# Flight time of spherical bullet fired horizontally versus dropped vertically / effect of crosswind on spherical car

1. Would a spherical bullet fired horizontally from a musket stay aloft longer than a spherical bullet dropped from the same height?

I know two similar questions have been asked (Will a bullet dropped and a bullet fired from a gun horizontally REALLY hit the ground at the same time when air drag is taken into account?, How can a horizontally fired bullet reach the ground the same time a dropped bullet does? ) but I want to narrow it down by making these assumptions:

• No spin
• Flat earth, no curvature
• Spherical bullet

It appears to me that the answer to my question is “yes” (and therefore the answer to the older related question is "no"), because aerodynamic force is more or less proportional to velocity squared. As the bullet starts to fall, at some given instant in time where the instantaneous velocity vector is known, if we take this velocity vector and thus compute the total aerodynamic force vector (which is purely a drag force vector; no lift is present) and then break this aerodynamic force vector into vertical and horizontal components, we get a larger vertical force component opposing downward acceleration than if we had used the same equation to calculate the aerodynamic drag force acting on an identical round ball falling straight down with the same instantaneous vertical velocity component but no forward motion. Is this correct?

The same logic seems to shed light on why sideways winds exert much stronger sideways forces on moving cars than on parked cars, although here the situation is much more complicated because the rapidly moving car is acting somewhat like a vertical airfoil flying at an efficient angle-of-attack and creating sideways “lift”, while the parked car is more like the same airfoil in a completely “stalled” condition (due to the very high-- 90-degree-- angle-of-attack.) If the car were truly spherical, then this complication would be avoided and the situation would be just like the original question posed above. So,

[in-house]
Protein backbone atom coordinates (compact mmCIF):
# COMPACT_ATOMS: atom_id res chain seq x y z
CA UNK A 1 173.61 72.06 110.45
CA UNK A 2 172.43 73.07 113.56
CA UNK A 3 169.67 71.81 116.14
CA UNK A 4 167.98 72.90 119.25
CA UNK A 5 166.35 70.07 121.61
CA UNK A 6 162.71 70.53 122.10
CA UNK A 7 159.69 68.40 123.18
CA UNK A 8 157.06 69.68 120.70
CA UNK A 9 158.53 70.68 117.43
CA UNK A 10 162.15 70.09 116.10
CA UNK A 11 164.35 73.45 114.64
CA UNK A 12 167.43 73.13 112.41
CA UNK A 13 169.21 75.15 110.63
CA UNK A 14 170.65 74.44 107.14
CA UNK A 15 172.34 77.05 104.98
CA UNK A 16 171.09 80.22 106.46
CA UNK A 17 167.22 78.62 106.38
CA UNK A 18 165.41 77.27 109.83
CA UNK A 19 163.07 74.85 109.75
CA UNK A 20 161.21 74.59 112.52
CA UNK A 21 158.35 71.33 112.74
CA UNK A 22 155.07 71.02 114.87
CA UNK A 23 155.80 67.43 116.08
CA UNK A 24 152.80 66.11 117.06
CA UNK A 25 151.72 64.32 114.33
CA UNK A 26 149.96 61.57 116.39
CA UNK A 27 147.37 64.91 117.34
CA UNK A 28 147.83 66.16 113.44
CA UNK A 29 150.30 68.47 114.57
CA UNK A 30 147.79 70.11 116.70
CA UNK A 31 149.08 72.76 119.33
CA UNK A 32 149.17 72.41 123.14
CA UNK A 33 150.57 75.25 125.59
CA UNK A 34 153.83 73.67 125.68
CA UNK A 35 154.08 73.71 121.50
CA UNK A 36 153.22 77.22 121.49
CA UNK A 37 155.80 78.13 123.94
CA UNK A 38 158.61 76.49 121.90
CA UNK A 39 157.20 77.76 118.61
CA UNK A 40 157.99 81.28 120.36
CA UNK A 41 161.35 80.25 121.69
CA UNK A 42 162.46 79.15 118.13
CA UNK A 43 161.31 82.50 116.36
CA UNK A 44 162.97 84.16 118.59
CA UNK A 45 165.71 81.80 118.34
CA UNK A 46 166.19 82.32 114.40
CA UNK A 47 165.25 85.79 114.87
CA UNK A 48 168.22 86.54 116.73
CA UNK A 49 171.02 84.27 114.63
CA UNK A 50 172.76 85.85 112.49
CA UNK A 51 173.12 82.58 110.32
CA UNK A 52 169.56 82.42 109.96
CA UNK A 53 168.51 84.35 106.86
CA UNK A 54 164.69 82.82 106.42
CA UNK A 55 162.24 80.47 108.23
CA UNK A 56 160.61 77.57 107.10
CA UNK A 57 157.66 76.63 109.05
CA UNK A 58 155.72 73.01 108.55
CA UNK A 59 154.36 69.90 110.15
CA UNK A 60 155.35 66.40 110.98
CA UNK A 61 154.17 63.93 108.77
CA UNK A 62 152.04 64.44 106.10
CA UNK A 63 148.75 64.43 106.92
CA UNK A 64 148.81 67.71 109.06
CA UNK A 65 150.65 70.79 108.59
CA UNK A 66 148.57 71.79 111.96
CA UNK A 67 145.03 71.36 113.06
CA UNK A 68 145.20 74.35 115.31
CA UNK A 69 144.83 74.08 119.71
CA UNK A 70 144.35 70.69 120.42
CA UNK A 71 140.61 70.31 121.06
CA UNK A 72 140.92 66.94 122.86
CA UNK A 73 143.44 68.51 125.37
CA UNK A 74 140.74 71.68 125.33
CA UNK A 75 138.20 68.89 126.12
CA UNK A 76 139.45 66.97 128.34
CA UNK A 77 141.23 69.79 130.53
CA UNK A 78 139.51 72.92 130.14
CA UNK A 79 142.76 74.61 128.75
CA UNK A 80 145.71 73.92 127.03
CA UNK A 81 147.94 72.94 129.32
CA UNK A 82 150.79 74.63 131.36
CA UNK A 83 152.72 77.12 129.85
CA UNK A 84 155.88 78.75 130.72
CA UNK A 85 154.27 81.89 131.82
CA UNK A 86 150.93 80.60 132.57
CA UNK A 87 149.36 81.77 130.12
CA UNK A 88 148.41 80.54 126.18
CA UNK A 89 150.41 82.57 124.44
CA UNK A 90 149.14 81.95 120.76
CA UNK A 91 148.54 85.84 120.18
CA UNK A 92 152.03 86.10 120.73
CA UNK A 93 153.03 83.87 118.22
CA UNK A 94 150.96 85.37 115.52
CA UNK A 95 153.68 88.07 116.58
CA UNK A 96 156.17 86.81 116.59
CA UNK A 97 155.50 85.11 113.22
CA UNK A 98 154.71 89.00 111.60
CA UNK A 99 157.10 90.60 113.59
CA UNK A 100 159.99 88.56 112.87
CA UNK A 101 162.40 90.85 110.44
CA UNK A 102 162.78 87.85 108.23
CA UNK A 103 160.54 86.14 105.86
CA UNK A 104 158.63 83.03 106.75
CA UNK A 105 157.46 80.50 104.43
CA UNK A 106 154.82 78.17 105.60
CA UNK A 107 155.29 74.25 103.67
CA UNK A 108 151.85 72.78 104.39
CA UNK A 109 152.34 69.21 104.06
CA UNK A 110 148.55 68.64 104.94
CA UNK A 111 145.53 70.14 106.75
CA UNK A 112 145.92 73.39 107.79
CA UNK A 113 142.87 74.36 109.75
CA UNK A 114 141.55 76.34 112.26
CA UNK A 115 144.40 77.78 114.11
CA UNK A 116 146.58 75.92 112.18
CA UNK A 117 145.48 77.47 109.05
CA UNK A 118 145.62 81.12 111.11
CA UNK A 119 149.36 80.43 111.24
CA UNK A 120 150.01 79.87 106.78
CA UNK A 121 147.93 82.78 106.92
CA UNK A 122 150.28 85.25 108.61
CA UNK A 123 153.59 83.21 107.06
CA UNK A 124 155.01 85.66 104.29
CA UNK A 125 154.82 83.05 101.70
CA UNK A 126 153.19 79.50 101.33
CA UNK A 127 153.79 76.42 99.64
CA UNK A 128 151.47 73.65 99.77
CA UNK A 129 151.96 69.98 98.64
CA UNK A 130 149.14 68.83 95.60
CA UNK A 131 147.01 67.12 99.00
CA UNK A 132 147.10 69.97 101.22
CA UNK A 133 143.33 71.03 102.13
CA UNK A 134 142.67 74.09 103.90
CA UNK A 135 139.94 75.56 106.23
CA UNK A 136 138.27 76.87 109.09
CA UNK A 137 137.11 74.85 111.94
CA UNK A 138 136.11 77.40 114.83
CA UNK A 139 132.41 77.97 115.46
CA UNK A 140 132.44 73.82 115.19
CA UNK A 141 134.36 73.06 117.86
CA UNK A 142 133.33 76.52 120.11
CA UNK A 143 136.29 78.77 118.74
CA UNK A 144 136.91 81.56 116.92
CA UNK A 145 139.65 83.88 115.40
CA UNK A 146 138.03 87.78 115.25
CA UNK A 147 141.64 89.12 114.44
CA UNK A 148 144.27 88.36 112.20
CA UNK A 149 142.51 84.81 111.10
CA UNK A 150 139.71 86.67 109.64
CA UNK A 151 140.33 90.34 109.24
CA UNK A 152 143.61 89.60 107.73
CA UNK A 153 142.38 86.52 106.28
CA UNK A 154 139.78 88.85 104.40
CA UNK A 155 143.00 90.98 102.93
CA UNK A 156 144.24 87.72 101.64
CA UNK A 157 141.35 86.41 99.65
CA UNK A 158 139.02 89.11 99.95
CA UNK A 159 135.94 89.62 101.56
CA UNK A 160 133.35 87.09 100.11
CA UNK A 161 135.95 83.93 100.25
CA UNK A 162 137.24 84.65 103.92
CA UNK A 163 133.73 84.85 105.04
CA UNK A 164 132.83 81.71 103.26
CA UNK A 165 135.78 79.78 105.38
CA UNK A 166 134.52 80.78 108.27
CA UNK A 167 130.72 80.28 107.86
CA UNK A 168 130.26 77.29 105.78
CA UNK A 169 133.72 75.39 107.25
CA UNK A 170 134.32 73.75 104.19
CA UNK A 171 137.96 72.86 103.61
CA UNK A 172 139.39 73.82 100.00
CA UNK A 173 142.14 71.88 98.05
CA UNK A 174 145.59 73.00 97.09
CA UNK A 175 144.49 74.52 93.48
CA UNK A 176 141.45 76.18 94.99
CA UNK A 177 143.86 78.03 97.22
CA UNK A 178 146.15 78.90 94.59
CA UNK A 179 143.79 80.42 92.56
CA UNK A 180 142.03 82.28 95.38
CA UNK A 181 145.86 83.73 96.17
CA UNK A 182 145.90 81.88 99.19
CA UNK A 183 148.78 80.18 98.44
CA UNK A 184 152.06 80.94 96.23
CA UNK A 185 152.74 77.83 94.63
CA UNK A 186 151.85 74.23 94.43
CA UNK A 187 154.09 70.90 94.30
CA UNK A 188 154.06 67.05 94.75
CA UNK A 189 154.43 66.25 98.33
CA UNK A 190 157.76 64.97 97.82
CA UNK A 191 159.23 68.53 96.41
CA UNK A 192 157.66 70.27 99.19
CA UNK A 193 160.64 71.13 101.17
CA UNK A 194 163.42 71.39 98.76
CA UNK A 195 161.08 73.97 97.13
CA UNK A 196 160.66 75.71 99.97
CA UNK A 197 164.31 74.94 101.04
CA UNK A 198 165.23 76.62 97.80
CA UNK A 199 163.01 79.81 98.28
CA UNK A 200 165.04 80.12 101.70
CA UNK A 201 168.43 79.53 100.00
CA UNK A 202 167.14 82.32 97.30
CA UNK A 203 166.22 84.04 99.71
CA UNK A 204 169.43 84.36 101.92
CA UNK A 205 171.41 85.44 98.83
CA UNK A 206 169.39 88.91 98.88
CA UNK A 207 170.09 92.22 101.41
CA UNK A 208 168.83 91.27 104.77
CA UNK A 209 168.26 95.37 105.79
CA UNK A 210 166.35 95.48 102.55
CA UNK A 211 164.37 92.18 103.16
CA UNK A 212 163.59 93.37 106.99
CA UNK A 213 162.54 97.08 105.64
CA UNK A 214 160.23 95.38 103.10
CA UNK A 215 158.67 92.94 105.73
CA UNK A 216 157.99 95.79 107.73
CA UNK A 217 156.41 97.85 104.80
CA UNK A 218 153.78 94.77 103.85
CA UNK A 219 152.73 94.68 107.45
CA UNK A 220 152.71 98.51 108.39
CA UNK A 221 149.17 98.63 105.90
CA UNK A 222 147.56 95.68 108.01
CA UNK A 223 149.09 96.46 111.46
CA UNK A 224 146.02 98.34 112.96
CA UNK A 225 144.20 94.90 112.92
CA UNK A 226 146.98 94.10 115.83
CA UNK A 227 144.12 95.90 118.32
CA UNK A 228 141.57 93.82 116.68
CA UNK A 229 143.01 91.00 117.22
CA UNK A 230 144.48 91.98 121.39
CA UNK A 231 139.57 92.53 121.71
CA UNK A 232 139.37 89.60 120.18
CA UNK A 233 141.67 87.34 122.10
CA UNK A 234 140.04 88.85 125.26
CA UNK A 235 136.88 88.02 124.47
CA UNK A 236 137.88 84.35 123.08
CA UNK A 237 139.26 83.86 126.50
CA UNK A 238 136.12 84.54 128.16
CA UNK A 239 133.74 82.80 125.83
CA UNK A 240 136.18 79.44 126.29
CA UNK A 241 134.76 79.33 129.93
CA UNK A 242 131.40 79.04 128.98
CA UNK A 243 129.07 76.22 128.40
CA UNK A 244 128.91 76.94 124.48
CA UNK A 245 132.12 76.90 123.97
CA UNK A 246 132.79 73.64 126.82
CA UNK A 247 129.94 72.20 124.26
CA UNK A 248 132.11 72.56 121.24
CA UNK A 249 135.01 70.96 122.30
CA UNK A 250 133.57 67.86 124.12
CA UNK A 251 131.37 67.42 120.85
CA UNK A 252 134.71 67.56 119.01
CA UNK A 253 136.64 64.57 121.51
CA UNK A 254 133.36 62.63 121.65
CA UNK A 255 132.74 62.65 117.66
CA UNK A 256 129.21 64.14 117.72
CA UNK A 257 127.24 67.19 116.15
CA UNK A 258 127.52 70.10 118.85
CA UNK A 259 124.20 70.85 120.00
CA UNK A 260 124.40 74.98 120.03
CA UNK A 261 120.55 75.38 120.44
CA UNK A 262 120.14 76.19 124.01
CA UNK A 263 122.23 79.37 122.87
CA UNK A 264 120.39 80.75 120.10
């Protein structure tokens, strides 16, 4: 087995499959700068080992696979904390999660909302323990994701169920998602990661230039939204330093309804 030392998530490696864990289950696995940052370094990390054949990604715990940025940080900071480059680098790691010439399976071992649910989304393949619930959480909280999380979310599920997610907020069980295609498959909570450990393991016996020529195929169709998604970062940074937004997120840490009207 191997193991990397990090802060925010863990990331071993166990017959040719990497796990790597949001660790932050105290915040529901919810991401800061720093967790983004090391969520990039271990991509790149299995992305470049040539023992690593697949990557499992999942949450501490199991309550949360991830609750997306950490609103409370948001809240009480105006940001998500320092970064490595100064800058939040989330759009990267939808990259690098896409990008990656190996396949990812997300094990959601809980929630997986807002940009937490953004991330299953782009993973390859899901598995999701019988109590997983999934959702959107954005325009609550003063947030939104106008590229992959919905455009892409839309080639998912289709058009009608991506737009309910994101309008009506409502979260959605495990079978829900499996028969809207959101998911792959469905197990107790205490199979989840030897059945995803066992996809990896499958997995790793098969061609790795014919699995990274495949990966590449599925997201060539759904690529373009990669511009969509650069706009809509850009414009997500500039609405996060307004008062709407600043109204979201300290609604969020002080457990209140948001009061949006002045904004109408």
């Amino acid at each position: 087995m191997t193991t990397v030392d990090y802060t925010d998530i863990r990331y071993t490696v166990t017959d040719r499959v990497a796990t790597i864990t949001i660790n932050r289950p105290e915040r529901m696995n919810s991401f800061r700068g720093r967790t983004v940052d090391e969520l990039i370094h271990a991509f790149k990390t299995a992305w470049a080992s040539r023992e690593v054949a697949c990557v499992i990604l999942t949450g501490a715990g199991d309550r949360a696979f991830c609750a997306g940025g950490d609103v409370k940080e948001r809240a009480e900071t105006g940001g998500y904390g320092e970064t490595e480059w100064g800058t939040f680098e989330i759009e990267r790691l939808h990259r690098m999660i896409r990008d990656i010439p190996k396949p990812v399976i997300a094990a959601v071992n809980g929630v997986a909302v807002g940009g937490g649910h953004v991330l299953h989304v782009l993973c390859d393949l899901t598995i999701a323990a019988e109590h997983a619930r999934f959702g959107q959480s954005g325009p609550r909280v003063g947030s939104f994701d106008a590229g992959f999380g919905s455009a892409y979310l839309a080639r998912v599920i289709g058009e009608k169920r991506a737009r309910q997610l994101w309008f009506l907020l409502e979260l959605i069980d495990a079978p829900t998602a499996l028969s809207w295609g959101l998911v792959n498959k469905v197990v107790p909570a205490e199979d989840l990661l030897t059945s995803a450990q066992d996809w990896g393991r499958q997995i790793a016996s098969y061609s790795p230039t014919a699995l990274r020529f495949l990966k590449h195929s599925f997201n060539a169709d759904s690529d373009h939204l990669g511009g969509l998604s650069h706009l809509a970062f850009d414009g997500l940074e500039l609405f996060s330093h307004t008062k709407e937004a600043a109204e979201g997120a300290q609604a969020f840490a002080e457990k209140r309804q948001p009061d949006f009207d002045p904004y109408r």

2. With a spherical car, would a given crosswind (blowing perpendicular to the road) exert a greater sideways force component on the car (i.e. a force component acting perpendicular to the road) if the car was driving forward than if the car were parked?

Let's give some numbers:

Ball falling at instantaneous speed 5 units, no forward motion, drag force is 25 units

Ball falling at instantaneous speed 5 units and moving forward at instantaneous speed 5 units, total instantaneous velocity vector magnitude 7.07 units, total drag force magnitude 50 units.

Vertical component of drag force is 50 units * sine 45 degrees = 35.4 units

Is this correct?

• Here is a somewhat related question, but aerodynamic forces are ignored, so it's not ALL that related -- physics.stackexchange.com/q/479807 Jul 14, 2019 at 16:26
• I'm tempted to edit to drop "lift" tag and add back one of original tags. Lift is only peripherally related here (i.e. in case of non-spherical car). In case of spherical bullet you only have a drag force, although you can convert that into vertical and horizontal components if you wish, each of which does include a component acting perpendicular to flight path. Really could be a whole other question whether is appropriate to introduce term "lift" here, in the case of spherical non-spinning bullet; I think not. Jul 14, 2019 at 18:52
• Future edit: could change "vertical airfoil" to "sideways airfoil". Jul 14, 2019 at 19:03
• @Qmechanic -- see second comment above. No big deal but maybe food for thought. Keeping in mind that the fundamental definition of lift is an aerodynamic force acting perpendicular to the flight path, i.e. perpendicular to the trajectory relative to the airmass. Jul 14, 2019 at 20:46
• Hi quiet flyer. Welcome to Phys.SE. Please edit the tags if you think it would improve the question. Jul 14, 2019 at 21:07